Today the man who called the start of the commodity bull market said he remains bullish on gold and silver as inflation intensifies.
Here is what Peter Boockvar wrote today in a note to clients: Ahead of the US manufacturing index from Markit at 9:45am, we saw some other figures from overseas economies. Japan’s PMI for January rose to 52.8 from 52.4 which puts it at the best level since 2014. Markit said it was “helped by solid expansions in both output and new orders” which was “driven in part by a sharp increase in international demand, as new export orders rose at the quickest rate in over a year.” Not something you are used to hearing in Japan came next, “Meanwhile, inflationary pressures picked up to the greatest since March 2015.” This is becoming a common global theme. As the yen has been the main (maybe sole) driver of the Nikkei, it fell .6% overnight to close at a 7 week low. After the close though, the yen has been weaker. If there is a country to watch this year to see how companies respond to the carrot and stick of Trump trade policy (whether implemented verbally or literally) it will be Japan and its big multinationals…
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The January European manufacturing and services composite index from Markit was a touch below expectations. It fell .1 pts to 54.3 instead of rising to 54.5 and compares with 54.4 in December. Manufacturing was up slightly while services was down a hair. The German composite index fell m/o/m solely due to a drop in services but manufacturing was up. On the flip side, the French index was up led by services as manufacturing was down a touch. We don’t see other country internals until the revision is done in a few weeks. As seen in Japan, exports for the region also improved. It does seem like global trade (with further evidence from the recent export data from Taiwan, Singapore and South Korea) has bottomed out. Employment rose at the quickest pace since February ’08. One year business expectations rose to the best since July ’12 when this question first was asked. Markit sees this pace of overall growth leading to a .4% q/o/q rise in GDP in Q1. Markit calls this ‘strong’ but with Europe it’s all relative of course as its still slow.
Also, as seen in Japan and what I said with them, “Inflationary pressures meanwhile intensified further in January. Firms’ average input costs rose at the fastest rate since May 2011…Price hikes often reflected higher global commodity prices as well as increased import costs resulting from the euro’s depreciation, notably against the US dollar.”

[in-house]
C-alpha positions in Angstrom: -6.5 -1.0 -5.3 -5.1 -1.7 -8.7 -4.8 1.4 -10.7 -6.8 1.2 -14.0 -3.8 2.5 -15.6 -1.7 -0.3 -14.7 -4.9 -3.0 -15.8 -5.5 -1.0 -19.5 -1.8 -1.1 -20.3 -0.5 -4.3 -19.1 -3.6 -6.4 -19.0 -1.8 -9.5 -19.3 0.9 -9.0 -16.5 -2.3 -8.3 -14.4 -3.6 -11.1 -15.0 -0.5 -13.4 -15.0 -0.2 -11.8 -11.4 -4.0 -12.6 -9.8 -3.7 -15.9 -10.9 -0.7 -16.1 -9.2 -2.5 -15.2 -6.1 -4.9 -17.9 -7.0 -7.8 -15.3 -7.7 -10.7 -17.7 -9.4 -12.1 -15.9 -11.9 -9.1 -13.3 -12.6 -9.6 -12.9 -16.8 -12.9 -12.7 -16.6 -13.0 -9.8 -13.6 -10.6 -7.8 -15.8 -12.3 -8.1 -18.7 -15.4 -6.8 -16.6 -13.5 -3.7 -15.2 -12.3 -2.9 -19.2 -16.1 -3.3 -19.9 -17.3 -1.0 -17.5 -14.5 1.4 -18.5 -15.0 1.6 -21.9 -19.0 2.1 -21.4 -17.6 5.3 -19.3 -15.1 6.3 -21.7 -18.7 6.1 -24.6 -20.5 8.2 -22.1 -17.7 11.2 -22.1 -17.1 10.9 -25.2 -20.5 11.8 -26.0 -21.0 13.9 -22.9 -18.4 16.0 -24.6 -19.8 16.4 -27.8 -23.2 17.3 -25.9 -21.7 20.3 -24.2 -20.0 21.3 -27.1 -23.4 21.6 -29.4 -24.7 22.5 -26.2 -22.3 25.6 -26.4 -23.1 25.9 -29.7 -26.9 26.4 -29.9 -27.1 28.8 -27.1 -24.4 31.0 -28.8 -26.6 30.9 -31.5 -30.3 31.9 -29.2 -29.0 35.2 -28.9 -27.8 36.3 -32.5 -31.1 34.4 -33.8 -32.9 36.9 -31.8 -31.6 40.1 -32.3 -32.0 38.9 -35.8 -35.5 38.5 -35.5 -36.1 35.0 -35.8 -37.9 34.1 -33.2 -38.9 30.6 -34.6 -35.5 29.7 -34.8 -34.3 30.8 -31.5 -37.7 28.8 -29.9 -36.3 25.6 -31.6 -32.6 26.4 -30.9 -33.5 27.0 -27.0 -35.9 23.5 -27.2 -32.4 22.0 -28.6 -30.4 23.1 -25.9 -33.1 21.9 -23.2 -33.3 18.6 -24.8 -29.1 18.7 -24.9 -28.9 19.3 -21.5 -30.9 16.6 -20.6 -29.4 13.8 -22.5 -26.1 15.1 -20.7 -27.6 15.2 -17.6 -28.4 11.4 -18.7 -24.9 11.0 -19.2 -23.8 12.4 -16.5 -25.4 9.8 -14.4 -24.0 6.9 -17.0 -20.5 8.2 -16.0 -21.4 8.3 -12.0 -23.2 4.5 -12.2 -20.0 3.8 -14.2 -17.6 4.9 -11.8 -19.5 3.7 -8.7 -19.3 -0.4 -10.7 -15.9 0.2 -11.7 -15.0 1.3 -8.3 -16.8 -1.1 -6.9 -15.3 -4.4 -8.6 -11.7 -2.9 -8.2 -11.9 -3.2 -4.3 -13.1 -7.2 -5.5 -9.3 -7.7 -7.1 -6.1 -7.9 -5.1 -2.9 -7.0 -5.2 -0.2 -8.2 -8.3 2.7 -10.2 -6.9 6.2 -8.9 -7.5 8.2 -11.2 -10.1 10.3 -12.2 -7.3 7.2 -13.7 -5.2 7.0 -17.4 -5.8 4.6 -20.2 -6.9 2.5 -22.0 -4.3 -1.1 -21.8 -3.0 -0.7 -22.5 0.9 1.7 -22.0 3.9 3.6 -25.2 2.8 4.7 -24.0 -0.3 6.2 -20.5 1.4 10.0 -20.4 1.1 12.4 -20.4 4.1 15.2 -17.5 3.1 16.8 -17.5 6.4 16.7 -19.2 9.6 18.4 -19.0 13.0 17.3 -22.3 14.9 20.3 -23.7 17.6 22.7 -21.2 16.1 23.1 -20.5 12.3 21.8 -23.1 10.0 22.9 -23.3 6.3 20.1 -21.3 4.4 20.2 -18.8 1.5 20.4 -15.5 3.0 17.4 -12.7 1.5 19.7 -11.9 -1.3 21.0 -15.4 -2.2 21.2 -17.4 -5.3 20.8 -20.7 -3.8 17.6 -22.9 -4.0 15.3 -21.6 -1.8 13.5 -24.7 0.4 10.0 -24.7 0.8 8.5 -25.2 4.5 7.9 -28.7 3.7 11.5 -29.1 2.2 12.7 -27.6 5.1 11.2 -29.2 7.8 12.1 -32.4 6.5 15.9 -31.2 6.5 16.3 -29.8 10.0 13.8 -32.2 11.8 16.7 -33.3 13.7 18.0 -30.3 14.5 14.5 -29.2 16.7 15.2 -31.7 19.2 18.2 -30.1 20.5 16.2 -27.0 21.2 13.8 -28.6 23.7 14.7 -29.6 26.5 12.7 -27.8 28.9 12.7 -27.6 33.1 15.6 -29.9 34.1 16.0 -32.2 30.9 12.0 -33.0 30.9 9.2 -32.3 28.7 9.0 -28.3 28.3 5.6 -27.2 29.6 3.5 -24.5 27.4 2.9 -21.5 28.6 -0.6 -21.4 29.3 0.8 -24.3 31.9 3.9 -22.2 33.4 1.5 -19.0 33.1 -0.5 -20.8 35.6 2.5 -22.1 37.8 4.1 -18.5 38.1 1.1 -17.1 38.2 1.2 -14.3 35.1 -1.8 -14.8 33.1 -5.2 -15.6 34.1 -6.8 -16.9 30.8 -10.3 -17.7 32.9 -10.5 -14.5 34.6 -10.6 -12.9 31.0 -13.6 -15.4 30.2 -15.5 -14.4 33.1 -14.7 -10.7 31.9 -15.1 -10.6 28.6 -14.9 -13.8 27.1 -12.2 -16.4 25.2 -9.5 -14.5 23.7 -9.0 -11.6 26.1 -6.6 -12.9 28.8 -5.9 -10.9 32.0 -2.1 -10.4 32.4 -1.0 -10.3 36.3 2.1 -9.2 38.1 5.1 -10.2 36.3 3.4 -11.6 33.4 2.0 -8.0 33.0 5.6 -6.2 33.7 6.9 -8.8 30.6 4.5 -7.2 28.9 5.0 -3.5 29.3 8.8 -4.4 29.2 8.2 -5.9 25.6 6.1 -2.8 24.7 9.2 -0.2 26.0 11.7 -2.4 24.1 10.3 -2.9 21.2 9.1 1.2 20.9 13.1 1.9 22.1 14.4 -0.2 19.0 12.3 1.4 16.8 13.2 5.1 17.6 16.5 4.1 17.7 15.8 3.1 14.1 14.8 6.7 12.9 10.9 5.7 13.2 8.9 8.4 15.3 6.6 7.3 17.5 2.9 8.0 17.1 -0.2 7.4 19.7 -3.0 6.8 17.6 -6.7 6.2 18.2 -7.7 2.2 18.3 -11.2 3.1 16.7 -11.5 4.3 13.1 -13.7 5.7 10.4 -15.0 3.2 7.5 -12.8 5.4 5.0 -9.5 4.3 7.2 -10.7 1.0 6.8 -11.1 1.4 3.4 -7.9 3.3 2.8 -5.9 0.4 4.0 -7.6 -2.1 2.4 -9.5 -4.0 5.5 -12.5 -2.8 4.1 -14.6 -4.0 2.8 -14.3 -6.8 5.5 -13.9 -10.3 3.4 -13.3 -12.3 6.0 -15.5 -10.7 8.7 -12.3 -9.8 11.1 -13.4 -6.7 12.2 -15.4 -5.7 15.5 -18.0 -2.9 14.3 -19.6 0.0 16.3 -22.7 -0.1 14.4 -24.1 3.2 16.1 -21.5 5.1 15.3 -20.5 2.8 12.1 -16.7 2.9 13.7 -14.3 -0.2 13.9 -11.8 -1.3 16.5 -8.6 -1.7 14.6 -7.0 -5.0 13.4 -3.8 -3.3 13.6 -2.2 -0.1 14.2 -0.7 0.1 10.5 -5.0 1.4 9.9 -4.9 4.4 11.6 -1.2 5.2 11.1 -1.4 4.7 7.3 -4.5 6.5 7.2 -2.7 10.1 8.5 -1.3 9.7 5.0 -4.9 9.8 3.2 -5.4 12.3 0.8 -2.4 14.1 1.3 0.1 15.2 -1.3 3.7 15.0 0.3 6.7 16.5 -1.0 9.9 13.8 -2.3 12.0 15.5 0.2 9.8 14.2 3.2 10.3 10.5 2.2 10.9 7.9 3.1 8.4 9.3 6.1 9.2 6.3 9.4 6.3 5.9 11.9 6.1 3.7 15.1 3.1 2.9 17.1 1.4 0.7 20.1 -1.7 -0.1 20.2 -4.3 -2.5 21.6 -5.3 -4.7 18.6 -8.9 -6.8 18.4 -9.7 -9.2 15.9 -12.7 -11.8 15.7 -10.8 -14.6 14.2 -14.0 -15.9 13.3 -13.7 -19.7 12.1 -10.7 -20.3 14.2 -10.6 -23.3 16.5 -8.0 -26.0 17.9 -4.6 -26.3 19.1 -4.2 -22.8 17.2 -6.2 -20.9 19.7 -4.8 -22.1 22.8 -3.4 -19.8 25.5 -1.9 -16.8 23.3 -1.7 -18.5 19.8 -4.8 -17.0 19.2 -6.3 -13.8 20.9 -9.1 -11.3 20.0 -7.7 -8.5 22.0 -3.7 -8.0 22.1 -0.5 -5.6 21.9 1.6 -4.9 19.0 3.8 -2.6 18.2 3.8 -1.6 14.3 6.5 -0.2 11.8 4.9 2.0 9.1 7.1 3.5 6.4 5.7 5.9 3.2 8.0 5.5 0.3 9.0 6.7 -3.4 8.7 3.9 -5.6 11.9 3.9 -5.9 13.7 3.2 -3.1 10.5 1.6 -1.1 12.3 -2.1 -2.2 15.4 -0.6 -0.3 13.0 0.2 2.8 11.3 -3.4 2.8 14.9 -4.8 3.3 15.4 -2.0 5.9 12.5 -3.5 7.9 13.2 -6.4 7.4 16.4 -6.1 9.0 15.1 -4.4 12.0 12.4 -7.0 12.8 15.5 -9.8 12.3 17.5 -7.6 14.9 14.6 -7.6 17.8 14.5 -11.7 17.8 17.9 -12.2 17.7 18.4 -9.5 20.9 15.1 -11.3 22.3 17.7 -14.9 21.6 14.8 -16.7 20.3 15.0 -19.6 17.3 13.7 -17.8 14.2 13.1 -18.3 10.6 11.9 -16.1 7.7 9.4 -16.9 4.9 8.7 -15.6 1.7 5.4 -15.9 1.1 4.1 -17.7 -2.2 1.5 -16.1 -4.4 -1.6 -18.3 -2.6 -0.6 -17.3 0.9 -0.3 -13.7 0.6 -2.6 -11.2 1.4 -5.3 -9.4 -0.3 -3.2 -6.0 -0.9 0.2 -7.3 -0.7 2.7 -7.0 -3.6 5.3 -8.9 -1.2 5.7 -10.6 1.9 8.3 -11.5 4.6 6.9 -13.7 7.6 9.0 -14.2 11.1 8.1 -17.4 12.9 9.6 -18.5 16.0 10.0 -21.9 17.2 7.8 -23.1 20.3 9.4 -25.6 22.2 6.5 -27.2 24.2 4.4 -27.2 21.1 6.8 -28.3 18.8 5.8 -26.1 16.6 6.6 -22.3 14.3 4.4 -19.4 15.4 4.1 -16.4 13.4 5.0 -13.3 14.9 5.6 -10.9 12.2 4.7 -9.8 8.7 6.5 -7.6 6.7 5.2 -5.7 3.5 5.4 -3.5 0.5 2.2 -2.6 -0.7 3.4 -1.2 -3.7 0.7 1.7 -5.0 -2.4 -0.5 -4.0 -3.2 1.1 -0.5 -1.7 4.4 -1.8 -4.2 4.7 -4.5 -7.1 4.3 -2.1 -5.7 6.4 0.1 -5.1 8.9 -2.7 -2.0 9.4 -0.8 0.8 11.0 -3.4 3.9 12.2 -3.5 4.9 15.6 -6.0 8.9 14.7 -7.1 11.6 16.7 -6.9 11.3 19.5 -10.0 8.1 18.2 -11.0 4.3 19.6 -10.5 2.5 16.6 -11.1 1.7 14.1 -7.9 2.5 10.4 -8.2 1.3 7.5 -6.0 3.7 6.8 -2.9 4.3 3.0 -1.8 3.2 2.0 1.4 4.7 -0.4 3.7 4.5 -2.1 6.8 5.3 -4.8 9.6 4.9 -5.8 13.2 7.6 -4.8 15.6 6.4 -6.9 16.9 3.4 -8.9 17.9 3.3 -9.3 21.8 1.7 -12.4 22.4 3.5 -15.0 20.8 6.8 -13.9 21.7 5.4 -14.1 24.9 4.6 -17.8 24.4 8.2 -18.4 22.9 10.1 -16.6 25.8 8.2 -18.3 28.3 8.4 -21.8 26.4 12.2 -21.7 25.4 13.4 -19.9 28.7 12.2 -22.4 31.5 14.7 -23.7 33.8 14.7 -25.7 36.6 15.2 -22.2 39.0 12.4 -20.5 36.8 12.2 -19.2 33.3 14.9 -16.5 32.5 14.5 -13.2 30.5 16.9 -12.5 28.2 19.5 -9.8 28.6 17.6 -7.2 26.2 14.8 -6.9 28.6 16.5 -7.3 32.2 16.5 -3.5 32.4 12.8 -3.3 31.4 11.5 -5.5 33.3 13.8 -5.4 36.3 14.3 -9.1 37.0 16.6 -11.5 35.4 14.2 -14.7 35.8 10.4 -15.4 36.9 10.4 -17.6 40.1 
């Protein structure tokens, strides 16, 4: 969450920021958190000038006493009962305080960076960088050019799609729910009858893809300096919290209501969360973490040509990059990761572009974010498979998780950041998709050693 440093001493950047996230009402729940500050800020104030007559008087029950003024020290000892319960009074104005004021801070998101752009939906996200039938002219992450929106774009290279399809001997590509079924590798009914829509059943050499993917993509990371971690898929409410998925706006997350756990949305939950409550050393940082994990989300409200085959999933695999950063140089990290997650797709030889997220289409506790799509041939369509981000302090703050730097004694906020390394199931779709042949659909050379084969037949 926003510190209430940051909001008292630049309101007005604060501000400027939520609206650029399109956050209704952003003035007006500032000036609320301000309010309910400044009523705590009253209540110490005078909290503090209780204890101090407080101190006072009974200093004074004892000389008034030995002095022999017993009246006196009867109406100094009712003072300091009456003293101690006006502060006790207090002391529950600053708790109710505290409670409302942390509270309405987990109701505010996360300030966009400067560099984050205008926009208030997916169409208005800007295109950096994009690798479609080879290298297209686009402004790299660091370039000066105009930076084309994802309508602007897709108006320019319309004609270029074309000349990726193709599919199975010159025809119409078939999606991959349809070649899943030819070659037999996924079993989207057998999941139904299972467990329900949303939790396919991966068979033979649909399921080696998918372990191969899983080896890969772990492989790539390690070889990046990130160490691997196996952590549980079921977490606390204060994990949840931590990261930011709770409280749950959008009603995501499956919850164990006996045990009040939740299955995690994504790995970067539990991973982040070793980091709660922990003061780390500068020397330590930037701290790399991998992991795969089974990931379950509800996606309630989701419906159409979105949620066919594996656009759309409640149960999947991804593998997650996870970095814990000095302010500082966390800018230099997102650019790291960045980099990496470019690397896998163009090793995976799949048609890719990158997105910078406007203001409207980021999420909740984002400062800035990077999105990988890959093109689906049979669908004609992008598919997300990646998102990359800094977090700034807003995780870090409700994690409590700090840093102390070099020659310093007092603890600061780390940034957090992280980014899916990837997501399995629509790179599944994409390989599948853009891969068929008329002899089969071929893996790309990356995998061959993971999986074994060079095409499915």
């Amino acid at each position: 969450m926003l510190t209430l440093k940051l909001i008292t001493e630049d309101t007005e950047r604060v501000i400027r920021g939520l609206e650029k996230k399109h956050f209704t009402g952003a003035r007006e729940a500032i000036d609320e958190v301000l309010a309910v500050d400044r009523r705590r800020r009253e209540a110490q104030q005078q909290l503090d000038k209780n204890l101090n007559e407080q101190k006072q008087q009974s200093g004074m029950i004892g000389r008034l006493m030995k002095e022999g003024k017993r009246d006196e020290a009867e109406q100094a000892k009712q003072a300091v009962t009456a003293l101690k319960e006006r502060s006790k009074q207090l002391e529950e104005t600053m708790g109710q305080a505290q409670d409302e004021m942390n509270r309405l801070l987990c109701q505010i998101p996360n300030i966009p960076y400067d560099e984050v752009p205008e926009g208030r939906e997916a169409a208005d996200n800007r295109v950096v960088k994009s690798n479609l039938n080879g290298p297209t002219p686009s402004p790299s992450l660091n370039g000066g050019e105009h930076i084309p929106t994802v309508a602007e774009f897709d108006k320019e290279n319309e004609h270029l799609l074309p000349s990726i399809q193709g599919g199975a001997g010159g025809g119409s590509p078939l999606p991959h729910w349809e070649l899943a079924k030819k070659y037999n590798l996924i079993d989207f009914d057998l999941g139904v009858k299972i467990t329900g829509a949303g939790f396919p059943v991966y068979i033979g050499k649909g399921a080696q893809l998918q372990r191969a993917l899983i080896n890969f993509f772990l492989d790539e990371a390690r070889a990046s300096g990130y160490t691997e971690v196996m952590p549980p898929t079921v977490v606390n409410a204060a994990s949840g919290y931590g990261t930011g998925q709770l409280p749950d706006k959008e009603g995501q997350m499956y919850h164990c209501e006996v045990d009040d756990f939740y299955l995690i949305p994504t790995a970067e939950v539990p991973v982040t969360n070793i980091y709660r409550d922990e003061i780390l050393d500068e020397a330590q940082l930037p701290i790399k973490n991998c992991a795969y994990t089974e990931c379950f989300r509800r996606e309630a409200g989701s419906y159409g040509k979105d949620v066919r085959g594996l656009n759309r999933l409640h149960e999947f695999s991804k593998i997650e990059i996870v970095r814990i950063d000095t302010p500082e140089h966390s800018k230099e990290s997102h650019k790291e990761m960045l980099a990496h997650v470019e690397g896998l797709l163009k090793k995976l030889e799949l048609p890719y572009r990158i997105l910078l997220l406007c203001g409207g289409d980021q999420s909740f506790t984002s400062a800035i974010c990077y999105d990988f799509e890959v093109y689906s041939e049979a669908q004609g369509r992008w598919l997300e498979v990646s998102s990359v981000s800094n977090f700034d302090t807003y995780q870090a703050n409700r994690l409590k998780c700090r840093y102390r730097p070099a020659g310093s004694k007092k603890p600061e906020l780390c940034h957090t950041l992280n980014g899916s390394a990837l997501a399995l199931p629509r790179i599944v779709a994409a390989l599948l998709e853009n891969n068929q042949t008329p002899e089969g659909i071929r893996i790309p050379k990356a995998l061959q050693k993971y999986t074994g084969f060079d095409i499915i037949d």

Bottom line, do not ignore the rising inflationary pressures that are becoming more apparent in many different places. Not only because of its impact on profit margins but what it means for global bond markets that even with the recent rise in rates, is wholly unprepared for any further acceleration if it were to happen. I remain bullish on commodities and still believe ag is going to play catch up to the upside. I remain bearish on global sovereign bonds. Much is being made of the record high short position in the US 10 yr Treasury future as seen in the recent CFTC data and while I certainly don’t ignore it, it’s at best a short term indicator to note. If the US stock market is anywhere close to being right on the benefits of Trumponomics, I don’t see how the US 10 yr is not much higher this year.
I Remain Bullish On Gold & Silver
The dollar index is bouncing after trading below 100 last night after Steve Mnuchin said “from time to time, an excessively strong dollar may have negative short term implications on the economy.” I for once want to hear a Treasury Secretary say we support a STABLE dollar. Either way, hearing Mnuchin’s comments on the heels of Trump’s a few weeks ago makes it completely up in the air as to what the Administration wants from the US dollar in terms of how trade and taxes will influence it and vice versa. I remain bullish on gold and silver.
The British pound is weaker on the Supreme Court ruling that Theresa May will need approval from Parliament in order to proceed with its leave from the EU but I don’t think that’s a surprise to anyone. Also, this doesn’t change the inevitability of the Brits leaving as the Parliament will go along with it but any delays now will be aggravating as let’s get this over with.
Repeating the pushback against the Germans who are beside themselves over ECB monetary policy just as its inflation stats are jumping higher, ECB Governing Council member Jozef Makuch told them “It doesn’t matter how important a country is, there can only be one monetary policy.” This battle will be one of the main stories of 2017.
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